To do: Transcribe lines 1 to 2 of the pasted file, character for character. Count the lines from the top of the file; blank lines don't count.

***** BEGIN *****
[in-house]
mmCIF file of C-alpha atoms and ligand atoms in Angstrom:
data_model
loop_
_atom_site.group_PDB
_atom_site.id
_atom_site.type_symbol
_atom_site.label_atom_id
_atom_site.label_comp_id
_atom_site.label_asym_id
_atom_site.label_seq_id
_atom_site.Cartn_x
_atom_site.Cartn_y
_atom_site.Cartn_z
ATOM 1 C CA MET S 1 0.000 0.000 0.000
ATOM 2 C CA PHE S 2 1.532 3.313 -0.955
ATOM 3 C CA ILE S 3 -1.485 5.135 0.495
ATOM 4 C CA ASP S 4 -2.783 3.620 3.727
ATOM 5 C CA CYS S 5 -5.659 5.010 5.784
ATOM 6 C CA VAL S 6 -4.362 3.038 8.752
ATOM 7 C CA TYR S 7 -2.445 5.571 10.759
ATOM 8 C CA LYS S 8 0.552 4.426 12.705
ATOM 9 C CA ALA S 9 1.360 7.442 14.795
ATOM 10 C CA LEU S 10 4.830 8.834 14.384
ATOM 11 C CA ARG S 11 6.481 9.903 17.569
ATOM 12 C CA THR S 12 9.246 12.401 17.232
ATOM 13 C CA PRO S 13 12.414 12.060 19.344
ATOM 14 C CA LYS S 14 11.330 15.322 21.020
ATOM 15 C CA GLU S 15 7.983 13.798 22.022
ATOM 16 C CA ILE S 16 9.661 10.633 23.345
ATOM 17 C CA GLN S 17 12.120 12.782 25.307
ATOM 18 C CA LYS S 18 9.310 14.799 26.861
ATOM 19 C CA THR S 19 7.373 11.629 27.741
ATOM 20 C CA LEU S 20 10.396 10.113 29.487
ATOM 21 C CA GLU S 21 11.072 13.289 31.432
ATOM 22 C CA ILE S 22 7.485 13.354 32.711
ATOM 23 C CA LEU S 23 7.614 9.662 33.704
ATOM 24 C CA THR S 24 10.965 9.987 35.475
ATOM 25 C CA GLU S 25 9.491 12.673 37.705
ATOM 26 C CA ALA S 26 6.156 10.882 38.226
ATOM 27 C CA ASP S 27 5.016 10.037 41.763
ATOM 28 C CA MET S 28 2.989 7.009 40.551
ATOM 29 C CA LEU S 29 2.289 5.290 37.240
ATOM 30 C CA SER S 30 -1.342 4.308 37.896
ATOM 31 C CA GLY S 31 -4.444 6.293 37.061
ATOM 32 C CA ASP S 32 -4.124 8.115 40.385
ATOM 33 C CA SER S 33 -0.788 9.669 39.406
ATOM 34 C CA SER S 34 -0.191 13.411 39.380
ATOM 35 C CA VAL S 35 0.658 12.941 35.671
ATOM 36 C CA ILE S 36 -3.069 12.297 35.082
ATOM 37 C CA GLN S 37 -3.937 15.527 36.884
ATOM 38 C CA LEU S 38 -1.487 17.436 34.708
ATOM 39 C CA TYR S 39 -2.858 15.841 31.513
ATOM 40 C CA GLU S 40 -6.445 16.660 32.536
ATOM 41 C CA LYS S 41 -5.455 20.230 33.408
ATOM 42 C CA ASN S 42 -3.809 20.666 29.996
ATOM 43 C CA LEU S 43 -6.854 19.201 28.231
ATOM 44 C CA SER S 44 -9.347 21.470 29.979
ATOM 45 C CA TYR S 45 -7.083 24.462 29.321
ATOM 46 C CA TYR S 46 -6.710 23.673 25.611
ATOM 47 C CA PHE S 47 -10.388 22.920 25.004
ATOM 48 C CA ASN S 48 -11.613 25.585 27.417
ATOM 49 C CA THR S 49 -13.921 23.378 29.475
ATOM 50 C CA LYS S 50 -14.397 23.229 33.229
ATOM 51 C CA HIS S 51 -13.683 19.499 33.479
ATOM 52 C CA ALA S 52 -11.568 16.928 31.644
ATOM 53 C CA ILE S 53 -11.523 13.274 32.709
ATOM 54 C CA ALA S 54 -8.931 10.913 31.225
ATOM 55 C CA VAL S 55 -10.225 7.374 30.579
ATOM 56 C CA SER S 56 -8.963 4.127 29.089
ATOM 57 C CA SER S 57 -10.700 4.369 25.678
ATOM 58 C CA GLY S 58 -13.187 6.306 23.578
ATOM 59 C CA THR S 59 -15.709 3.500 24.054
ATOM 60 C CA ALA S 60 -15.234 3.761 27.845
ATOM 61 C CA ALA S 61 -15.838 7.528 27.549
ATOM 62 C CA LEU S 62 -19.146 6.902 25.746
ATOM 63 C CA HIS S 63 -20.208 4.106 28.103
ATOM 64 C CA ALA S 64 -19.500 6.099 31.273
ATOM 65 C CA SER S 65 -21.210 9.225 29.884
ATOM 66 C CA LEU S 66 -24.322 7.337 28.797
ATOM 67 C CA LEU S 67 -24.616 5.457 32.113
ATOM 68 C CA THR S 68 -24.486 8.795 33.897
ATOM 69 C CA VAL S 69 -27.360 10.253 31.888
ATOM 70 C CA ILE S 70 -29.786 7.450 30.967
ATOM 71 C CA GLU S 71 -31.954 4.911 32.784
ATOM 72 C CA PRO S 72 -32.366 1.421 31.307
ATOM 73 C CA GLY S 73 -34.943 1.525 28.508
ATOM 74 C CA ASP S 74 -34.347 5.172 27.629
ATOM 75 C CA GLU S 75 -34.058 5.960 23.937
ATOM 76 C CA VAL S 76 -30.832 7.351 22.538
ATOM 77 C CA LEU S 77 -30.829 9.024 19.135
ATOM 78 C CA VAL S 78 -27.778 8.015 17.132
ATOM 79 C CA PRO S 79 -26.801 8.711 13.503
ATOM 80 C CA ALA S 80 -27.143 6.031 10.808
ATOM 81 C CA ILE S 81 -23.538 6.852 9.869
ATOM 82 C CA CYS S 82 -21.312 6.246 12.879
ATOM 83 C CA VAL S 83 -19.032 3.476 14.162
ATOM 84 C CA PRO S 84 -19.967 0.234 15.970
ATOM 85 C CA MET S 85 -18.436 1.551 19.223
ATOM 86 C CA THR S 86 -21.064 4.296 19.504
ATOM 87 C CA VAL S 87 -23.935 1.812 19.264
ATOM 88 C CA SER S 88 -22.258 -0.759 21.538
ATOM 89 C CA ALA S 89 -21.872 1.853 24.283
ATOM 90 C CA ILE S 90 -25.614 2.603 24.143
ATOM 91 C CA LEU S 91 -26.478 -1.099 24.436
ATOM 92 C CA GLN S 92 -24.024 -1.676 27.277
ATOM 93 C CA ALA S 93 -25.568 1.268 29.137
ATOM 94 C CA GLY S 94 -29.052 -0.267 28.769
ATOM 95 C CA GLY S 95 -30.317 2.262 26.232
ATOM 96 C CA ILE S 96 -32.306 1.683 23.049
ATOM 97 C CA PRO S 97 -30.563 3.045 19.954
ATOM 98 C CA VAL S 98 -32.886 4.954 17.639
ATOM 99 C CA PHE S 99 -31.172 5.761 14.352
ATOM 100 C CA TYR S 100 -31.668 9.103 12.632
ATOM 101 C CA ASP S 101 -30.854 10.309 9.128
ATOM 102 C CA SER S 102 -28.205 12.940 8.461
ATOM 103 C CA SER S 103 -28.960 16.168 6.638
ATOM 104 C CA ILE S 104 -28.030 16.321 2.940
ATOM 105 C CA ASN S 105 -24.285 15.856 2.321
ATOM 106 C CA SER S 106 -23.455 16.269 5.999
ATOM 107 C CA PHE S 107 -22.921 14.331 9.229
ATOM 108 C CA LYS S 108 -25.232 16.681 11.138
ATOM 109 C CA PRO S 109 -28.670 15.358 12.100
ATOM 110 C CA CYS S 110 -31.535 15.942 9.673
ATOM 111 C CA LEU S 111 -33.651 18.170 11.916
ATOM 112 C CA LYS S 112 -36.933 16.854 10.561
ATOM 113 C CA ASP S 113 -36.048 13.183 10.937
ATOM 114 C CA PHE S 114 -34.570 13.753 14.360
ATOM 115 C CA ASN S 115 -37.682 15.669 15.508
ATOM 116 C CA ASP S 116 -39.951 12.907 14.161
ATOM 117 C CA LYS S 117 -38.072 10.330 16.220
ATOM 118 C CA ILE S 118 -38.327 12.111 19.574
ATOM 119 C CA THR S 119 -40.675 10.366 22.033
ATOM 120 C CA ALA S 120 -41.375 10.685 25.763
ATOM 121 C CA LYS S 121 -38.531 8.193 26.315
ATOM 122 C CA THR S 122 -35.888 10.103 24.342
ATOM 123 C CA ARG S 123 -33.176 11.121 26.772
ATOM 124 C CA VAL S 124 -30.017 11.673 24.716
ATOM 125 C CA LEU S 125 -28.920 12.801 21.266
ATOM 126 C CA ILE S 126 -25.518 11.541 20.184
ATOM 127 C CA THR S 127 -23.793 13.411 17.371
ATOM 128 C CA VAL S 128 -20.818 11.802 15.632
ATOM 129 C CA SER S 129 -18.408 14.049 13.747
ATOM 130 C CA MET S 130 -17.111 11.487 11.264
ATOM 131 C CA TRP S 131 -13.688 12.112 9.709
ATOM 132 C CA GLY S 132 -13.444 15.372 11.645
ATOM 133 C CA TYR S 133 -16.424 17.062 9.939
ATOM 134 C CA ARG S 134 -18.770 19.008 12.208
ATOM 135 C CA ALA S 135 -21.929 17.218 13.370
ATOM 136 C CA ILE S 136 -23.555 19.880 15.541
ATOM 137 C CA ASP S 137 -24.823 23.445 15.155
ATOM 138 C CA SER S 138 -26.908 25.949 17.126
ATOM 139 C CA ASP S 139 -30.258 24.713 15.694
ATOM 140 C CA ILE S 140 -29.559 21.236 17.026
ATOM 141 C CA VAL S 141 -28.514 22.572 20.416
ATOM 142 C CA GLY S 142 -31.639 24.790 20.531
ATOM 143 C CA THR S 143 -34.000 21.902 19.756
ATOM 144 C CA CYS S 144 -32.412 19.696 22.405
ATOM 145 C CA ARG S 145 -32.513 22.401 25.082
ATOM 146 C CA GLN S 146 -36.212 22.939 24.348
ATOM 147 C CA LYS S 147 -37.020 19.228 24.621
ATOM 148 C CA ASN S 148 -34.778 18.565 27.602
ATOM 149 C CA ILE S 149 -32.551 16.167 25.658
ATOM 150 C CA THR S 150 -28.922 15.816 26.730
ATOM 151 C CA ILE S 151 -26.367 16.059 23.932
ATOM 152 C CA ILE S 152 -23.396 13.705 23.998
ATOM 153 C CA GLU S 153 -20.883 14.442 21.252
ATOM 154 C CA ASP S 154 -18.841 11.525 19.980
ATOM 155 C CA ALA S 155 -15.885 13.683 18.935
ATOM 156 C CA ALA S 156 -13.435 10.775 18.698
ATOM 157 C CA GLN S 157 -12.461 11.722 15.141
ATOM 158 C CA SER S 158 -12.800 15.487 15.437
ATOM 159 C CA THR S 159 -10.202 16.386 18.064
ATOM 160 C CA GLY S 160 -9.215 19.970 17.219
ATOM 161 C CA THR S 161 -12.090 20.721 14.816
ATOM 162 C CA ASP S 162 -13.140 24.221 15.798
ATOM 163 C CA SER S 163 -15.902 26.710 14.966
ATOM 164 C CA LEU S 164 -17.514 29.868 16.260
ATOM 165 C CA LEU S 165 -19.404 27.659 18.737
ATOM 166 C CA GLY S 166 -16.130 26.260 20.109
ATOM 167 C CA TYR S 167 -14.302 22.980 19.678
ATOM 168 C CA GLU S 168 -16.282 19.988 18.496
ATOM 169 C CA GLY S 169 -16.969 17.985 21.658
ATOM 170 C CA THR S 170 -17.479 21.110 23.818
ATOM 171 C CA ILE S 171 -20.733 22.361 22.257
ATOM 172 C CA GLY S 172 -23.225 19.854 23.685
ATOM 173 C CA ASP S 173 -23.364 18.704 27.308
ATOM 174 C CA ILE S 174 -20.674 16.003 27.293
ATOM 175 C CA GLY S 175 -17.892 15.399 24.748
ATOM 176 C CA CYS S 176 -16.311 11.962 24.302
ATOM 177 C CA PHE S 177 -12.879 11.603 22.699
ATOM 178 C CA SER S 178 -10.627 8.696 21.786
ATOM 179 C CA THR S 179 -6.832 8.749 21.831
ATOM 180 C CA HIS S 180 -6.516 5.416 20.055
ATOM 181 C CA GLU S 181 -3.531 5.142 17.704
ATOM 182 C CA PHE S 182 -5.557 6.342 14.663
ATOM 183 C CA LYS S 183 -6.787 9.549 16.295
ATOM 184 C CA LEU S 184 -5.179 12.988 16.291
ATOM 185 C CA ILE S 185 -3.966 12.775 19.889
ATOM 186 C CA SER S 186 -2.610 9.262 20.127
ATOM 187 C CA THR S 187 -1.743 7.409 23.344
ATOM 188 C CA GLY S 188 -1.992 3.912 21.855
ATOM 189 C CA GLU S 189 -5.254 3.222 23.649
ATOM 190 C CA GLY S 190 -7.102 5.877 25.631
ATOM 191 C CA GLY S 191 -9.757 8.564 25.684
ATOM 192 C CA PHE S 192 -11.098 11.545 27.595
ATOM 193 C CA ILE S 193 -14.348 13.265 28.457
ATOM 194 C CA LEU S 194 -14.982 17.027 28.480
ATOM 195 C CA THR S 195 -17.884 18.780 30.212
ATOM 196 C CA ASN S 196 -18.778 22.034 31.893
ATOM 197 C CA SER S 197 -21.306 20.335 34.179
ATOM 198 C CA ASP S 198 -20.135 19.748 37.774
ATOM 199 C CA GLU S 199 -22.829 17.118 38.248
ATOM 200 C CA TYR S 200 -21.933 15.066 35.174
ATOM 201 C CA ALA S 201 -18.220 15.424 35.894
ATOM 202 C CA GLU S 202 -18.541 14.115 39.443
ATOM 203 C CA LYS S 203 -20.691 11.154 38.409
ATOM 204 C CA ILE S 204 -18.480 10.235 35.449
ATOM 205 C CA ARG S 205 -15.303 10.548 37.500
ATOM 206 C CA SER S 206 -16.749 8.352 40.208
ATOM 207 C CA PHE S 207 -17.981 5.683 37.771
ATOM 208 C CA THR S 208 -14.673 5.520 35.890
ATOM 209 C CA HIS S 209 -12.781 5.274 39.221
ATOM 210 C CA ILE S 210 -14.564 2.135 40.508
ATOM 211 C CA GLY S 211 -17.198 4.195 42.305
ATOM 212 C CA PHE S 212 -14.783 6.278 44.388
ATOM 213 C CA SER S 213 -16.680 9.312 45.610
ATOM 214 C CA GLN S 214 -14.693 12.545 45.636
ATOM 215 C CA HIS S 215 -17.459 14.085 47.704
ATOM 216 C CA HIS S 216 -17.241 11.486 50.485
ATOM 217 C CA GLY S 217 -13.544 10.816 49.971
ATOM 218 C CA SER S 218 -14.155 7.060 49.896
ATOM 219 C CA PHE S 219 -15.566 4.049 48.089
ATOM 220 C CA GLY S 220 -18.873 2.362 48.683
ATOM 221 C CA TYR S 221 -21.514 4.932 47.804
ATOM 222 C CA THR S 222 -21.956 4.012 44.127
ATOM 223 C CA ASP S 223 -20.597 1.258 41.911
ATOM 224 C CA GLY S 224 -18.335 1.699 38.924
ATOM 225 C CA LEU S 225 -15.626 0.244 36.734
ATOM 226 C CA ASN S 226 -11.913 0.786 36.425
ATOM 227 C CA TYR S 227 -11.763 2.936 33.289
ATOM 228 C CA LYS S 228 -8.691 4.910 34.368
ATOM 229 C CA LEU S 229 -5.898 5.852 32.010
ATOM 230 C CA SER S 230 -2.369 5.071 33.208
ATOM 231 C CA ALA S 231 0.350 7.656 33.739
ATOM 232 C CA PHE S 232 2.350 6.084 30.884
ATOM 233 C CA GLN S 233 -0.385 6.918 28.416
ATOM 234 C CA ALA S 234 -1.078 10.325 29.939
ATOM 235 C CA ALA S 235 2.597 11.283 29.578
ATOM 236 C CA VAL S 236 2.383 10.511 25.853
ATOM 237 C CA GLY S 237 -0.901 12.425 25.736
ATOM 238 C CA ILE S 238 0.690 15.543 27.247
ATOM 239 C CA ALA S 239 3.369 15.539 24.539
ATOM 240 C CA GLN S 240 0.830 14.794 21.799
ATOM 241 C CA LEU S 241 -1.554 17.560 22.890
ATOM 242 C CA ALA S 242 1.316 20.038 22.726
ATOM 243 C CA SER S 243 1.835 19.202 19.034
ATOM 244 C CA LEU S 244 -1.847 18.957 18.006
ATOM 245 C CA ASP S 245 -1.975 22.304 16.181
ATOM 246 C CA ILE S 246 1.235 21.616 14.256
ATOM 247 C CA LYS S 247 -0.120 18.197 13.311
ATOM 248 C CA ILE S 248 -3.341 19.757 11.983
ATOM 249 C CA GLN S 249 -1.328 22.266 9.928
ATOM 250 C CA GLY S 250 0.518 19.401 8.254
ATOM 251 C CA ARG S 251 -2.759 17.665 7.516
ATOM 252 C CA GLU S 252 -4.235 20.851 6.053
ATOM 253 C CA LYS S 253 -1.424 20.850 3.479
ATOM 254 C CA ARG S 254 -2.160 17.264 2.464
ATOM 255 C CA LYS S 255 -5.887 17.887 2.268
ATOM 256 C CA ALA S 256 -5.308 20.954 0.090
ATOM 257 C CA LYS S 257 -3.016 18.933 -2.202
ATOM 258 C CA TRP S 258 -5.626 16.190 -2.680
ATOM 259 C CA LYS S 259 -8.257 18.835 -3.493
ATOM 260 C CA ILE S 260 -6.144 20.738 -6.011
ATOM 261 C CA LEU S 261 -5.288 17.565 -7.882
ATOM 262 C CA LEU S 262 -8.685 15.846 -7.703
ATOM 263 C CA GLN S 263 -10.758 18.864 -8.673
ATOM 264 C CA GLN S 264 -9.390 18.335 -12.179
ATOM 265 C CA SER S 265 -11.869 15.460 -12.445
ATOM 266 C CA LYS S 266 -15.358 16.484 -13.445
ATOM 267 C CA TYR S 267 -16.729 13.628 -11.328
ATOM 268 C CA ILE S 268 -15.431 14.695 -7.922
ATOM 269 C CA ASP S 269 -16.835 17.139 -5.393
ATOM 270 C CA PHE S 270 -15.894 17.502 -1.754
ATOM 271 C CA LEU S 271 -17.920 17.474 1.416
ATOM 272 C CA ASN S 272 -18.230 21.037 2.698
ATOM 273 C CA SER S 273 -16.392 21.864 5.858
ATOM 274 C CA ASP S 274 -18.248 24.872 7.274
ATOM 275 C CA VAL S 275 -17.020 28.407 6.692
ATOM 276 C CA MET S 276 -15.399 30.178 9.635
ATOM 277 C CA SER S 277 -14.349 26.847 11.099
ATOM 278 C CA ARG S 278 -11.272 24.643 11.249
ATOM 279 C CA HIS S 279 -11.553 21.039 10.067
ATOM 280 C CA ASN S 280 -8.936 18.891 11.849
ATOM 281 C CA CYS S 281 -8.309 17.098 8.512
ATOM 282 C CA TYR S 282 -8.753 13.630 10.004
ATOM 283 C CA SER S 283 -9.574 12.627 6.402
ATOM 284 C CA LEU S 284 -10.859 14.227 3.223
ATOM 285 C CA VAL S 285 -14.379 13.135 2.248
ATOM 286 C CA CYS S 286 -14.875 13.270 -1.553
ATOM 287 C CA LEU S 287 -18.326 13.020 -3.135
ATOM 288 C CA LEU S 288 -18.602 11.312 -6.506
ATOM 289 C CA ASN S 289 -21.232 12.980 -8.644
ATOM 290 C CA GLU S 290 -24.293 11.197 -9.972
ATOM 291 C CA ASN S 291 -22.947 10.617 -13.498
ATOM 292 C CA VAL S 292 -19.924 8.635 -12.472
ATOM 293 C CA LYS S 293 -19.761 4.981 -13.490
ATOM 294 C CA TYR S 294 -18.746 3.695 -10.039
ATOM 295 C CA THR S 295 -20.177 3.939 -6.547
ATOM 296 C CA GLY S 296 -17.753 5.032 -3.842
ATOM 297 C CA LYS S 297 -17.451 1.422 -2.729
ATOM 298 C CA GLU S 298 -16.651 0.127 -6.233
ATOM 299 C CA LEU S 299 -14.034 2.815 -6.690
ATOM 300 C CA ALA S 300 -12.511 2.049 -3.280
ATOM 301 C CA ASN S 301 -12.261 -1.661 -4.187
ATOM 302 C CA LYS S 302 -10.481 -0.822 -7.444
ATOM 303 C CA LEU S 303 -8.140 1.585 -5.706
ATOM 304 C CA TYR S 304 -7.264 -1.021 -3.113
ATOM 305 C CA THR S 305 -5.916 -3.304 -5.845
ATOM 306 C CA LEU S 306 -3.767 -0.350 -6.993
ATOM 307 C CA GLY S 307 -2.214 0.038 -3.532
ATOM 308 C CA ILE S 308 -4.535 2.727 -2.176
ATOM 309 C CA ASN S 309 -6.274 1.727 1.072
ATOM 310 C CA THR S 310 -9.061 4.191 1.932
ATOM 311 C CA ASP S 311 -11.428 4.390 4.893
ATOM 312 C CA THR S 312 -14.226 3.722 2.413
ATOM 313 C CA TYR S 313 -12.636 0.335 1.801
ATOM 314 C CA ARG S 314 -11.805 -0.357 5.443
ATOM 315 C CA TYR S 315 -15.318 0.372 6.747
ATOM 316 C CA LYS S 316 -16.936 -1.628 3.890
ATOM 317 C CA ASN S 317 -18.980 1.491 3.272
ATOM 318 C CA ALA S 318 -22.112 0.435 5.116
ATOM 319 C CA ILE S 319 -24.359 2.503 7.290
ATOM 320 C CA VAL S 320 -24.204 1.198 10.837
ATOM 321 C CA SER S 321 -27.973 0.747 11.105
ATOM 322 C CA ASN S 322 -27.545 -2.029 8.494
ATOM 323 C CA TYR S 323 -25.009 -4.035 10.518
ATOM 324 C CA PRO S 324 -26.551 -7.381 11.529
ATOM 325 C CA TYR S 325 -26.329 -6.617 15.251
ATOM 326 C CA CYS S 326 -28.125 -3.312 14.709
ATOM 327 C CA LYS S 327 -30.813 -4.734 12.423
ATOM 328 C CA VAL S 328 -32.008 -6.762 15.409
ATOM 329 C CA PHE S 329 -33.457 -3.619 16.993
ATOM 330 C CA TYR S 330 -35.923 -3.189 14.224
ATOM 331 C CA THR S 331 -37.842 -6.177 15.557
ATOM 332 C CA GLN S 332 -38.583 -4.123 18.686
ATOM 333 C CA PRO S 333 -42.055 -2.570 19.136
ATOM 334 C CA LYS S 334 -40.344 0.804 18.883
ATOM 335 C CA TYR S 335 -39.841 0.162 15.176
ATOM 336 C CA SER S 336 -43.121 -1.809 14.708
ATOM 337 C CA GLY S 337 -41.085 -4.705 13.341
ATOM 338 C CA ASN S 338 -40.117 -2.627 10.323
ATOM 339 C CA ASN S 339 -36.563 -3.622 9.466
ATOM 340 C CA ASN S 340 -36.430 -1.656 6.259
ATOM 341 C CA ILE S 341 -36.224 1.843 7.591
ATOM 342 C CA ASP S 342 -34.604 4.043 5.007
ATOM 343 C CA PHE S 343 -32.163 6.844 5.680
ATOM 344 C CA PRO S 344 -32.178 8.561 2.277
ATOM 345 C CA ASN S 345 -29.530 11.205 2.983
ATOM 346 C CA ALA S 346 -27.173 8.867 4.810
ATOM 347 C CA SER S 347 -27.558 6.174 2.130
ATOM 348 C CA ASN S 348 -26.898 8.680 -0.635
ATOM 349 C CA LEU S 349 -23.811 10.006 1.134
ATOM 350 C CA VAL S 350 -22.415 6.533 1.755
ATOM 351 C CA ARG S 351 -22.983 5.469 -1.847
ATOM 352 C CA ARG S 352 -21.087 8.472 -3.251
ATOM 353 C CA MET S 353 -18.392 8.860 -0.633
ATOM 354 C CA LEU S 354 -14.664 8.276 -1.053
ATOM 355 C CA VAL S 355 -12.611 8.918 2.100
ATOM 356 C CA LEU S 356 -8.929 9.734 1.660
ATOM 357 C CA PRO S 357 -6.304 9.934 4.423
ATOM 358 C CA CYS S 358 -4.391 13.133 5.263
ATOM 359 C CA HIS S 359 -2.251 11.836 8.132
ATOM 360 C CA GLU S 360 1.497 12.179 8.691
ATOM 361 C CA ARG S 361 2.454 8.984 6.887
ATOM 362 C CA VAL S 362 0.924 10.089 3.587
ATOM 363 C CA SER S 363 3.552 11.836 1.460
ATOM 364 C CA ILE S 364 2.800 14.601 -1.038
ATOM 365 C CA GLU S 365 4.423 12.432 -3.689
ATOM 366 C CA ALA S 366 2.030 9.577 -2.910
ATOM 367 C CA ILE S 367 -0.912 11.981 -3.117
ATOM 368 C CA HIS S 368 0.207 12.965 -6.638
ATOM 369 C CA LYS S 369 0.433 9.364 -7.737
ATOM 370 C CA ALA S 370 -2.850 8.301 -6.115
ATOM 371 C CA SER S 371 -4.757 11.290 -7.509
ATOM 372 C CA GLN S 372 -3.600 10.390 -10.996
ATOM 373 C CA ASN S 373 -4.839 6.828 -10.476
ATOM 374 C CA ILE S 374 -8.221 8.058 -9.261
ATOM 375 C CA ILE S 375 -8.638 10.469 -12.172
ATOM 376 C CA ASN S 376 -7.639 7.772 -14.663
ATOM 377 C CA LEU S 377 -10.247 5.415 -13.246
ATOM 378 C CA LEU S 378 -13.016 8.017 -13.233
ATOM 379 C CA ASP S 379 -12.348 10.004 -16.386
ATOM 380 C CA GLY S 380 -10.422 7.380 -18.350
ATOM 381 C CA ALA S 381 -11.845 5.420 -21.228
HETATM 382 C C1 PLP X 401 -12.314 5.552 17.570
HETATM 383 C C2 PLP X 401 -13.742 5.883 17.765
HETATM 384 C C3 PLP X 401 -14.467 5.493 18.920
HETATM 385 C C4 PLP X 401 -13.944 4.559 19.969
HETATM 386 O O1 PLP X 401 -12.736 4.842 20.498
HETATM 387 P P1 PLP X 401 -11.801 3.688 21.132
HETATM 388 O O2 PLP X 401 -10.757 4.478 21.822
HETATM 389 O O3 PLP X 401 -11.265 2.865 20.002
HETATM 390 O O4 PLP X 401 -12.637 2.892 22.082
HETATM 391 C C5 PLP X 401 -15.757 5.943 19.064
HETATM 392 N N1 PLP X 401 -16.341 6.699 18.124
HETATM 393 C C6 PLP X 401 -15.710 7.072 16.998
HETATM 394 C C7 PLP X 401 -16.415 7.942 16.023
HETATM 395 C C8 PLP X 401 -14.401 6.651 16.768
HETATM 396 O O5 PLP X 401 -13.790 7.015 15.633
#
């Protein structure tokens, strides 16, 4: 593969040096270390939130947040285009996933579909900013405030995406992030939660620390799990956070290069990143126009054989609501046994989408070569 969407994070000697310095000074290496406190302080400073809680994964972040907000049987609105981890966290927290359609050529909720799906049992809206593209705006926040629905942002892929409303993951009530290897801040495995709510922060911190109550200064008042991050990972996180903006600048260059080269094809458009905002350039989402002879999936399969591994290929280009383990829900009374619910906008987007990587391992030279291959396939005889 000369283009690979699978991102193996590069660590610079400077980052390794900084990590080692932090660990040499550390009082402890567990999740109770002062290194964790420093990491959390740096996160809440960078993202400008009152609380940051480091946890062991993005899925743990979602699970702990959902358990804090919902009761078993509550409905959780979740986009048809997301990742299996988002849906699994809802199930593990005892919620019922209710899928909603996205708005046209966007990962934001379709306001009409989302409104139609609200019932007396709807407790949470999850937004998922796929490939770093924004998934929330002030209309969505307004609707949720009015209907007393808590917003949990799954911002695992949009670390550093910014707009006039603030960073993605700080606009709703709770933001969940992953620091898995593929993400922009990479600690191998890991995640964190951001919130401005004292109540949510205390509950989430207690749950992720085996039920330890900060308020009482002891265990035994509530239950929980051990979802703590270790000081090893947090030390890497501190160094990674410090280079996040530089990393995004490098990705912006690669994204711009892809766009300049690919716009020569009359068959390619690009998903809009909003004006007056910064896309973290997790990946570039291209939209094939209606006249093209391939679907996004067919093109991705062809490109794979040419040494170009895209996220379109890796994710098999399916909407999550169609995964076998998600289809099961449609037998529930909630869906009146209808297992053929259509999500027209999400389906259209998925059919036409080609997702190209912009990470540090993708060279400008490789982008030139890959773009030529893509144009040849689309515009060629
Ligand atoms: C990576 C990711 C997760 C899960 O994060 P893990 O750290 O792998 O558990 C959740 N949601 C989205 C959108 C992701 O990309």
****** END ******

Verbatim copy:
[in-house]
mmCIF file of C-alpha atoms and ligand atoms in Angstrom: